Subsequently, gay marriage has caused a conflict within homosexual culture between the present and the past, a tension between contemporary gay normalcy and its queer heritage. It is precisely this conflict that Alan Hollinghurst’s most recent novel, The Stranger’s Child (2011), attempts to tap into. Alan Hollinghurst is a contemporary, Booker prize winning, British author. His five novels to date predominantly focus on male homosexual culture from the late-nineteenth century to the twenty-first. In The Stranger’s Child Hollinghurst engages with a contemporary gay nostalgia for the queer past. The richness of the character’s surroundings – specifically the Edwardian country houses – eulogise the homosexual heritages of secrecy, risk and illicit sexual excitement. These sites of domesticity in The Stranger’s Child provide a window into a historic world of intense homosexual emotional and sexual experiences. Moreover, the archaic space of the country house allows Hollinghurst to represent the loss of homosexual queerness in twenty-first century Britain and to think about what, in its stead, gay contemporary culture is left with.
The Stranger’s Child begins in the Edwardian summer of 1913. Daphne Swales is waiting the arrival of her elder brother George, who is bringing his Cambridge friend Cecil back to their country home, Two Acres, for the weekend. The opening is set at twilight. Hollinghurst notes that ‘something in the time of day […] its hint of mystery’ is sensed by Daphne. Hollinghurst lingers on ‘a long still moment when the hedges and borders turned dusky and vague’. Yet, he stresses that ‘anything Daphne looked at closely, a rose, a begonia, a glossy laurel leaf, seemed to give itself back to the day with a secret throb of colour’.
Immediately, Two Acres is conditioned by a sense of a secrecy suggested by the slightly disconcerting approaching darkness. It is this darkness, moreover, that creates a uniquely powerful literary aesthetic, what Hollinghurst calls a ‘throb of colour’. As the verb ‘throb’ expresses, the poignancy of the country house setting is intimately tied to a sense desire or yearning. This is reinforced by Hollinghurst as directly following this powerful, still moment, Daphne interrupts George and Cecil as they emerge out the darkness. George is ‘buttoning his jacket’. In this opening scene, Hollinghurst clearly establishes that it is the mysterious, peripheral spaces and experiences, which will be potent in his novel. Two Acres is a space where homoerotic acts are furtively undertaken. Moreover, George and Cecil’s illicit excitement exceeds their acts and substantiates the larger space. The country house is so strongly defined by their homoerotic, secretive experiences that other characters can feel it.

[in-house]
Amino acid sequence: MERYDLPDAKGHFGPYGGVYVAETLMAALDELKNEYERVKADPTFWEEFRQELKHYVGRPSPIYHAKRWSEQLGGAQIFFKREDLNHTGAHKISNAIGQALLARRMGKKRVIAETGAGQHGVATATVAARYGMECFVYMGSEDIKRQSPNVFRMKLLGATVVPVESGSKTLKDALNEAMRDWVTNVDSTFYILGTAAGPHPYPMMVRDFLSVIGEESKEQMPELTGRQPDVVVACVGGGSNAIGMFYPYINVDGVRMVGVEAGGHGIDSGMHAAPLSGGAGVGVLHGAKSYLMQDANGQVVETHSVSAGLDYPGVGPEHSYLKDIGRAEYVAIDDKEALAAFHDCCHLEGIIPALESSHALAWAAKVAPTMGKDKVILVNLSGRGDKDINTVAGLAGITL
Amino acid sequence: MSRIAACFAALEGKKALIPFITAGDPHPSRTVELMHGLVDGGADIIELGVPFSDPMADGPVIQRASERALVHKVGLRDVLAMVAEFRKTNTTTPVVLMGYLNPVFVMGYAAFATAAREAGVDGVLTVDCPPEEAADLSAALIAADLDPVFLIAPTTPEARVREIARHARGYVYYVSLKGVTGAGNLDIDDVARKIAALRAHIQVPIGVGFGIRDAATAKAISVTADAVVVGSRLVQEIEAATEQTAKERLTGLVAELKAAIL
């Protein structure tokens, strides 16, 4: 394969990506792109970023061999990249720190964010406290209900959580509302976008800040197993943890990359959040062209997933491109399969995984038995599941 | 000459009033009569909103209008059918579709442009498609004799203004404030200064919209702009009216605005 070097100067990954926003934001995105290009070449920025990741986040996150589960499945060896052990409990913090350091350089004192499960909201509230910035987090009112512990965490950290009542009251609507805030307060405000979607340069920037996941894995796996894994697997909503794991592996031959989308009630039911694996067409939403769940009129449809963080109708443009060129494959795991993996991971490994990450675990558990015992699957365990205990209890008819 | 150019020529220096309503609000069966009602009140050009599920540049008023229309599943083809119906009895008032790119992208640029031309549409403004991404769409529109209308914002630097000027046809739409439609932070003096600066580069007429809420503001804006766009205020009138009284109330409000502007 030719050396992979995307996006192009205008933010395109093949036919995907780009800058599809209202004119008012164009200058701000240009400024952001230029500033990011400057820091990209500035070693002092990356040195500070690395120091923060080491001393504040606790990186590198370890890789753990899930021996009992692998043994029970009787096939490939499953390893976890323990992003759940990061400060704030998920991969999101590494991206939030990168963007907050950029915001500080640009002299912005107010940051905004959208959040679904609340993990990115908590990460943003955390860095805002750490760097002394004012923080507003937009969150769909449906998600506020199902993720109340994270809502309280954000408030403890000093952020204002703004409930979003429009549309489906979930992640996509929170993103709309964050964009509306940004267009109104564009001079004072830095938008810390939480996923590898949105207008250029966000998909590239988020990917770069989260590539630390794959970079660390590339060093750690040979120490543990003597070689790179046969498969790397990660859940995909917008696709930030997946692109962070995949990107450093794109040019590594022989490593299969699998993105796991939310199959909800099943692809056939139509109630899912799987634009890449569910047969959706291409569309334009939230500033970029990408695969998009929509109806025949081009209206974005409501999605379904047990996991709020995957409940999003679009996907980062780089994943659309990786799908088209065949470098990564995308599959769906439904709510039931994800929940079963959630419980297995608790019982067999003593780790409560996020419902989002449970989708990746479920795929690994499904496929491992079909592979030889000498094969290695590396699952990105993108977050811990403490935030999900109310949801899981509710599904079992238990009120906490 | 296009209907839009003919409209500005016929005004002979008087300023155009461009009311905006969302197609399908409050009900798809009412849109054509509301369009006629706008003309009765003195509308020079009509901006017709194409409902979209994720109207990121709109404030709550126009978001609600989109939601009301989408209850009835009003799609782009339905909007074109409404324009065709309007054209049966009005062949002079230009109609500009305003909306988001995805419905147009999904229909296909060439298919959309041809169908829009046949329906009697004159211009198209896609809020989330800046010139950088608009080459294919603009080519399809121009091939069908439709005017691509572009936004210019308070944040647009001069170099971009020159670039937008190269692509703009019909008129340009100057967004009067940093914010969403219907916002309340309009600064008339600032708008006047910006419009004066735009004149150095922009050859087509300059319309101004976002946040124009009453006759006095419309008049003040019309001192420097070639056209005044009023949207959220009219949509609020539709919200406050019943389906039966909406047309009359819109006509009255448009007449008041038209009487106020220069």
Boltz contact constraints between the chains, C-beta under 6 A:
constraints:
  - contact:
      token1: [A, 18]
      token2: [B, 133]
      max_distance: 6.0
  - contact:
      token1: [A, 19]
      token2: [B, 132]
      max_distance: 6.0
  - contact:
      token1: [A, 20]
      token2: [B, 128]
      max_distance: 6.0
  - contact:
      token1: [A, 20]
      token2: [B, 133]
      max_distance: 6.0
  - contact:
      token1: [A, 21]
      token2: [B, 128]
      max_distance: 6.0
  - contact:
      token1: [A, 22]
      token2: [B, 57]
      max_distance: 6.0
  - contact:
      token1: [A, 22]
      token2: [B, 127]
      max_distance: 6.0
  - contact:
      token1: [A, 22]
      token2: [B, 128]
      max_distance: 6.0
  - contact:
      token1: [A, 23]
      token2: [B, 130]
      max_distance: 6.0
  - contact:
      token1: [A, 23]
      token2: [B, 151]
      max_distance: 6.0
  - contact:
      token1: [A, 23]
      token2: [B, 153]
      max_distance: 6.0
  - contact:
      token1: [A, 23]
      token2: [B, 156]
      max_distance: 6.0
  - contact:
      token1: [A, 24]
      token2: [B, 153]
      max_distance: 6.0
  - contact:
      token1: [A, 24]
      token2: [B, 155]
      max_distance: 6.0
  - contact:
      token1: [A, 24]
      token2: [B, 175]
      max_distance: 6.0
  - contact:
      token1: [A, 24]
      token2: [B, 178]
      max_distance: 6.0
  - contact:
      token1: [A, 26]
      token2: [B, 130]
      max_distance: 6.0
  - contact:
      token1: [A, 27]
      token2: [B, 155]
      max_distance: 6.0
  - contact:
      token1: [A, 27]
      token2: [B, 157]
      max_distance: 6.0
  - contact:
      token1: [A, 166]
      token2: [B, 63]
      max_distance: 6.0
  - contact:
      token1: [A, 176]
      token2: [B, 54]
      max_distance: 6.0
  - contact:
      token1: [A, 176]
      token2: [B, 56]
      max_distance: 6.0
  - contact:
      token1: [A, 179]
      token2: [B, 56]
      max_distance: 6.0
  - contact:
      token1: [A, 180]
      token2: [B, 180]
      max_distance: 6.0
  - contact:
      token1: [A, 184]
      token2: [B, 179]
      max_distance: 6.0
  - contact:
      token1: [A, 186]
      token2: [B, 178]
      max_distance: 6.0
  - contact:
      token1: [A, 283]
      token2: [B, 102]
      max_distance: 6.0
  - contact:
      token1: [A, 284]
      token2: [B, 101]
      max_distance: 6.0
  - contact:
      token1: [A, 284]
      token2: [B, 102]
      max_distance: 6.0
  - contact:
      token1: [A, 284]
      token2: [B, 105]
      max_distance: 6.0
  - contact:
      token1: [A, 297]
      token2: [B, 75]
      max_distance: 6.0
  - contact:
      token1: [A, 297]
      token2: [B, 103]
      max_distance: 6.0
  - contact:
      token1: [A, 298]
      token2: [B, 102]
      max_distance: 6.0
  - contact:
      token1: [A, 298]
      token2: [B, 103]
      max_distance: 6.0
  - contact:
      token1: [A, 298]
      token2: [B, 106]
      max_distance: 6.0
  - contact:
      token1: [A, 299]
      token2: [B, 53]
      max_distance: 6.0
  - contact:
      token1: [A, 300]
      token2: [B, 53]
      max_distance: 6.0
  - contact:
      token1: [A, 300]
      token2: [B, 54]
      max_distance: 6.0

During that evening’s dinner, talk turns to Cecil’s aristocratic country home Corley Court. Particularly, the Swales and their guest discuss the ornamental ‘jelly-mould domes’ which top the Corley’s luxurious and beautified dinning room. George ‘feels rather silly to have bragged about them to his family’, as if his enthusiasm for the jelly-moulds comes slightly too close to his clandestine affection for Cecil. Furthermore, Cecil’s coded response to questions about the domes’ detail – ‘“I don’t know, they’re red and gold aren’t they Georgie”’ – intensifies the intimacy between the two men, so that the architectural motif comes to express an illicit intimacy between George and Cecil. Clearly, neither had spent very much time contemplating the ceiling. Moreover, Cecil’s furtive, provocative use of a lover’s nickname envelops both country houses with a clandestine excitement which comes to define this Edwardian moment in Hollinghurst’s gay nostalgic narrative.